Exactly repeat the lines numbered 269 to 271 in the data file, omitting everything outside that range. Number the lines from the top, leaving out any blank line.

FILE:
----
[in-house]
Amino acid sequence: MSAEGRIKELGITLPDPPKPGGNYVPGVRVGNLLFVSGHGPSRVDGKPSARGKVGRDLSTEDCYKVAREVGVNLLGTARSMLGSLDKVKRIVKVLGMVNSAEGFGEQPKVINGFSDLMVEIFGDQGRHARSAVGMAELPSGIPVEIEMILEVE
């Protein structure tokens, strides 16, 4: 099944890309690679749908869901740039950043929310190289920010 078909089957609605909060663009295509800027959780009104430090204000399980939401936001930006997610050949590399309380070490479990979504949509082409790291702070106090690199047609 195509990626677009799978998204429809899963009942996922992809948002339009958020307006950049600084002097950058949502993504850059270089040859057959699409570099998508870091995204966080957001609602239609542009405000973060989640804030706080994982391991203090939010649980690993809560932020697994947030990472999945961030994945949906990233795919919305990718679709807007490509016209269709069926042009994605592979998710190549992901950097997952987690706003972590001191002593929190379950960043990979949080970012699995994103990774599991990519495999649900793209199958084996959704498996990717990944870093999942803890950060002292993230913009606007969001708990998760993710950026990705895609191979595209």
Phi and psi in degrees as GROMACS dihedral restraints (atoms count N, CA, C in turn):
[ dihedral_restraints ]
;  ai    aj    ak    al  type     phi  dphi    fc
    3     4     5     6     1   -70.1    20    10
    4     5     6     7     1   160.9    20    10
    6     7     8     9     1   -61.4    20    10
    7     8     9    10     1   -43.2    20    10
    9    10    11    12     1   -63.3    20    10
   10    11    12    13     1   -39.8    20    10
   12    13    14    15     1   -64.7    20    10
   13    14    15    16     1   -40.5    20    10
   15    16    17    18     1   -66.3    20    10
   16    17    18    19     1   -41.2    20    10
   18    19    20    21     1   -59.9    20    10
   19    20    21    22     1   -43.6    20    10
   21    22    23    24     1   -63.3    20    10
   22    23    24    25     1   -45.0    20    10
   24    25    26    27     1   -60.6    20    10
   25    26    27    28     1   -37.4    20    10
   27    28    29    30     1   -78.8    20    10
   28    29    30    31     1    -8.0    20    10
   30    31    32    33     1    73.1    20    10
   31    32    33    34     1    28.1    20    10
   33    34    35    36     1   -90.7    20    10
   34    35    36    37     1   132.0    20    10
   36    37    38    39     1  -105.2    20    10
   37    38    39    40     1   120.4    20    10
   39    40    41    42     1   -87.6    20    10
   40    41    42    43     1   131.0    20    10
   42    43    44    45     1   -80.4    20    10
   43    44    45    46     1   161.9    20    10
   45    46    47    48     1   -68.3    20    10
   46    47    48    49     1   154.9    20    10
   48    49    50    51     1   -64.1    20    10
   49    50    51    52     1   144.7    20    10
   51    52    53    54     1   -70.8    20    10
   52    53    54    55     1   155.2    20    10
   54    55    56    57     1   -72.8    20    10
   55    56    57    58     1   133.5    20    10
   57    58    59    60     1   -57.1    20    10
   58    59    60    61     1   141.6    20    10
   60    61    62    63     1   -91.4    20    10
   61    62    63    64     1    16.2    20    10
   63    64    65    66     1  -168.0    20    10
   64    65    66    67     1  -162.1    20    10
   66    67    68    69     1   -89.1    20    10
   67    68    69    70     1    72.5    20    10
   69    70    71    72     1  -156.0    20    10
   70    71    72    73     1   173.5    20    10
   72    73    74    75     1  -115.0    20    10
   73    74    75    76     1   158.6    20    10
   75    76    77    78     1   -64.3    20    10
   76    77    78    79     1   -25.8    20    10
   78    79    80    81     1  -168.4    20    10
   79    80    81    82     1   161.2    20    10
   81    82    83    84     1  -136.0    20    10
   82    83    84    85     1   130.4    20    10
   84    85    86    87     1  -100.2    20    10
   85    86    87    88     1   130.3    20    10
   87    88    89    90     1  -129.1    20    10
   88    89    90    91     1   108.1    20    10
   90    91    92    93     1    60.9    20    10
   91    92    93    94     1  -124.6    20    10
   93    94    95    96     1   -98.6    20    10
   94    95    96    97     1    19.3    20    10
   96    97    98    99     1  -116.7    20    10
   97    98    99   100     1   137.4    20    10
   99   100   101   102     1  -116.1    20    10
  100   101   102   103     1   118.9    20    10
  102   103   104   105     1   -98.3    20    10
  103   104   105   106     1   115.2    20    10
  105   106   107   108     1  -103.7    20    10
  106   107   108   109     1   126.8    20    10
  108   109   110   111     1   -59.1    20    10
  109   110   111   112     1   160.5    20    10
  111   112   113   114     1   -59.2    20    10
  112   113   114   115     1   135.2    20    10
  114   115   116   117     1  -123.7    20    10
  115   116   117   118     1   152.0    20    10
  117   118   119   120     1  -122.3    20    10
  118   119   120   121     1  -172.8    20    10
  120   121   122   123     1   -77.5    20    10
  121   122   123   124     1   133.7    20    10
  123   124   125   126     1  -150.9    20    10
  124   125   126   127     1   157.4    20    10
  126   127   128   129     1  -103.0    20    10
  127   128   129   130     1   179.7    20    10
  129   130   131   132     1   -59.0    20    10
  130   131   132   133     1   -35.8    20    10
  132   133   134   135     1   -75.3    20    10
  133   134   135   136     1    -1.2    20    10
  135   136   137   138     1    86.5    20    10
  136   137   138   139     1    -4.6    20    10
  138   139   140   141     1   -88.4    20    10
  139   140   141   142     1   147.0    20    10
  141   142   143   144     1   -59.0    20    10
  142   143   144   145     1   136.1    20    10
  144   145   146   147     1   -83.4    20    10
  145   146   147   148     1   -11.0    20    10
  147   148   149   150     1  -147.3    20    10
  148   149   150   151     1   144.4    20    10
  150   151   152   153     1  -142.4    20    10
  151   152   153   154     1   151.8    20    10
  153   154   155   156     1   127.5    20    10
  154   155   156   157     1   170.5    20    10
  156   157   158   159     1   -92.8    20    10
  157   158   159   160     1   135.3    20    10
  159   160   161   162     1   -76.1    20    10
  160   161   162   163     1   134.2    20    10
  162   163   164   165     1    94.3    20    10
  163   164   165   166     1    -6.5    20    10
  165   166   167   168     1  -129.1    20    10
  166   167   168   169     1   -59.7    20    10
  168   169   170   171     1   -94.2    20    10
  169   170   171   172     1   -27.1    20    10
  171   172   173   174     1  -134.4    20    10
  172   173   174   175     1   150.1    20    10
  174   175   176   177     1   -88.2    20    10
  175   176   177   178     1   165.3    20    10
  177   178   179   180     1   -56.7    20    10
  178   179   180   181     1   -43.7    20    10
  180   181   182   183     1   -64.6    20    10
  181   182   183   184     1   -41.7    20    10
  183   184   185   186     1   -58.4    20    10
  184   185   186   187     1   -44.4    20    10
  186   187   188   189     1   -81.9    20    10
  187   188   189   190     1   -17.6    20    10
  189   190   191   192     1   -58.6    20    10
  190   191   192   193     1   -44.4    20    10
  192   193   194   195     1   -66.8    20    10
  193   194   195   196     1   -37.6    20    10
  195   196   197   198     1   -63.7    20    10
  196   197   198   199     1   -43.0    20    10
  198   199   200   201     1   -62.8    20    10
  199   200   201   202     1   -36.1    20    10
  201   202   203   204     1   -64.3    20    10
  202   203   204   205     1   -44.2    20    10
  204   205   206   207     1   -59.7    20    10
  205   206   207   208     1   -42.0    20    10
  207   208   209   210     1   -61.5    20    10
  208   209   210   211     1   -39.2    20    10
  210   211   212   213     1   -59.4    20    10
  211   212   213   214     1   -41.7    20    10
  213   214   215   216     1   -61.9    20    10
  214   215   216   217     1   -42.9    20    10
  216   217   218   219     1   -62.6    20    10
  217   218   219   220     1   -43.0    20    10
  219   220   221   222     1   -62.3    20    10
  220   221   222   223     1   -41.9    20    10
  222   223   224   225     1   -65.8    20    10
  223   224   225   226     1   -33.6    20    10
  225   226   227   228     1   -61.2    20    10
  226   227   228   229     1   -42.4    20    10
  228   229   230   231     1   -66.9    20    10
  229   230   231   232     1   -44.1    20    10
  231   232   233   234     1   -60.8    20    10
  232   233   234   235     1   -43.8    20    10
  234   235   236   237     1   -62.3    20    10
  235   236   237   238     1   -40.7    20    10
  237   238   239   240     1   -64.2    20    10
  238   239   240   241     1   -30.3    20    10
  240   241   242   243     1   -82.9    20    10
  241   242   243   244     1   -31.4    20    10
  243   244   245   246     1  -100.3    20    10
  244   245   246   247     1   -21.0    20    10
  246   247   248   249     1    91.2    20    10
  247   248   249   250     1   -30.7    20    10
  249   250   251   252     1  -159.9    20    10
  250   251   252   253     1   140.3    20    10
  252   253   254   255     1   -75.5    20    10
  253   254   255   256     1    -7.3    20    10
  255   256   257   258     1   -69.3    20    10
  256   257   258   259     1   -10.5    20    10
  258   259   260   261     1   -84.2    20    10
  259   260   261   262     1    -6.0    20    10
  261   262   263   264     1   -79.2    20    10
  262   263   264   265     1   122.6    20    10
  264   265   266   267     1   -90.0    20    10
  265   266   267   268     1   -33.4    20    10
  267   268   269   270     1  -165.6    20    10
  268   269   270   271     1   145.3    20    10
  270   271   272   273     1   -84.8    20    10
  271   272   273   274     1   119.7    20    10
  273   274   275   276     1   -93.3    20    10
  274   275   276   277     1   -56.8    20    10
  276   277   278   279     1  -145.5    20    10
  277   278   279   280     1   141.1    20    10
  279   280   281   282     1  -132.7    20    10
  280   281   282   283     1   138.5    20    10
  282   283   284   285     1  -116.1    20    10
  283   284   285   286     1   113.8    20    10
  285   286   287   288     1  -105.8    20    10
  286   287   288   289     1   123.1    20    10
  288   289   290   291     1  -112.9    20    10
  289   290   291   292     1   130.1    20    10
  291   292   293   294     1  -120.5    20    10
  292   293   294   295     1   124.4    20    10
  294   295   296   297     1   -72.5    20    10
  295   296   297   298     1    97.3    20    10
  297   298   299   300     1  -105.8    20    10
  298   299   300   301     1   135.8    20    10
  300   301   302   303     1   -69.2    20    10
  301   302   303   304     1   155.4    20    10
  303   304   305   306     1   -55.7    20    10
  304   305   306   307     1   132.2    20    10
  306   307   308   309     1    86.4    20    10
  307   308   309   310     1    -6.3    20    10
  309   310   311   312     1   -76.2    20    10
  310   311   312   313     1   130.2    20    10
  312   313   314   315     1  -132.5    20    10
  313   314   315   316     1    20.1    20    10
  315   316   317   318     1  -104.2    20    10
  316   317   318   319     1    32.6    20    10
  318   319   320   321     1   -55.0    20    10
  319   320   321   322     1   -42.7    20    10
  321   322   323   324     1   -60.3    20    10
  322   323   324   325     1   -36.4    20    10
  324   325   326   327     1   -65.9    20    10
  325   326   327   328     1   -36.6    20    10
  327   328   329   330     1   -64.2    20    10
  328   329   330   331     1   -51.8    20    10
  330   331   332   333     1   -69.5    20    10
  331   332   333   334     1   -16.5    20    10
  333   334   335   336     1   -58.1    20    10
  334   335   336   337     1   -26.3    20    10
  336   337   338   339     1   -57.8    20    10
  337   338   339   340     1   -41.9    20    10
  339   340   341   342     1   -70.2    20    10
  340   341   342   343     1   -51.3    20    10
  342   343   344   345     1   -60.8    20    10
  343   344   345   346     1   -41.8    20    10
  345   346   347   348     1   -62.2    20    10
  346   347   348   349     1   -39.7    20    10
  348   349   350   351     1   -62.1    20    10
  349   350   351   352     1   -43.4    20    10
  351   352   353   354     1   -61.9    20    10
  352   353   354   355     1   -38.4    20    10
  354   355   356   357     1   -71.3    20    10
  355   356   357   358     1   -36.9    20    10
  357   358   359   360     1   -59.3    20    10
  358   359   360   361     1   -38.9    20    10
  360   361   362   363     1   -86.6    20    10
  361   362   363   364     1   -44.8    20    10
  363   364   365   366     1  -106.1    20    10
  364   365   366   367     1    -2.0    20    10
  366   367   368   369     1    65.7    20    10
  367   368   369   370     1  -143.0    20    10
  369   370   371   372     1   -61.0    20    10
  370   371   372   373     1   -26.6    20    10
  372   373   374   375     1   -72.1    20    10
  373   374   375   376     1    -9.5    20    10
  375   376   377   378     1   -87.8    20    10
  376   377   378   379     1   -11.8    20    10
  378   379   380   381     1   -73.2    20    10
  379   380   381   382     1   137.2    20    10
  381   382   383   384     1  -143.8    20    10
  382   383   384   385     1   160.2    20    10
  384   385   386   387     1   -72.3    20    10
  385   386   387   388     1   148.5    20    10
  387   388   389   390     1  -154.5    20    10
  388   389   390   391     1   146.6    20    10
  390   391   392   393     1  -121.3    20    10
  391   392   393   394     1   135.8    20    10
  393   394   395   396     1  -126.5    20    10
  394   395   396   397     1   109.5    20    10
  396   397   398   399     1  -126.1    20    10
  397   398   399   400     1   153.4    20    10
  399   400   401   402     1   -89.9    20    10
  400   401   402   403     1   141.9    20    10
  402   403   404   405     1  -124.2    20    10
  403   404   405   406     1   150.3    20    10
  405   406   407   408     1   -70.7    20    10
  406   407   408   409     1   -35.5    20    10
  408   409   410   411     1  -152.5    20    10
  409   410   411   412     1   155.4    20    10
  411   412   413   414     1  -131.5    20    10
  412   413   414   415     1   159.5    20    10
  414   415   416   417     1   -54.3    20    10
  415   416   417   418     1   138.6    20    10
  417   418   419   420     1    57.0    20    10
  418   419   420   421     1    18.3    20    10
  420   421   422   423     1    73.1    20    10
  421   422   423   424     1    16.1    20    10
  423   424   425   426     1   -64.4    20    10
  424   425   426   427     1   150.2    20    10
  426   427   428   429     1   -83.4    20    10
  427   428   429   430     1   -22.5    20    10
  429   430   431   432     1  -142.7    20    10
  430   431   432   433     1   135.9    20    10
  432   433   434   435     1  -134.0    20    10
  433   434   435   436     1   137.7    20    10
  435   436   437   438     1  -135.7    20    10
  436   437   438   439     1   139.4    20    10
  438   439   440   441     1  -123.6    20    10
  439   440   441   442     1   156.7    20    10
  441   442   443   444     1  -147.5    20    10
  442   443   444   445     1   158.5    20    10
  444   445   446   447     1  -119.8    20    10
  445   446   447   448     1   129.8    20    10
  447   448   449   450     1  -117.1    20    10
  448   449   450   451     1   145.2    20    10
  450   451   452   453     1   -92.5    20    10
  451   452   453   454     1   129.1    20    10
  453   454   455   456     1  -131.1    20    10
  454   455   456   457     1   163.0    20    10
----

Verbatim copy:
  396   397   398   399     1  -126.1    20    10
  397   398   399   400     1   153.4    20    10
  399   400   401   402     1   -89.9    20    10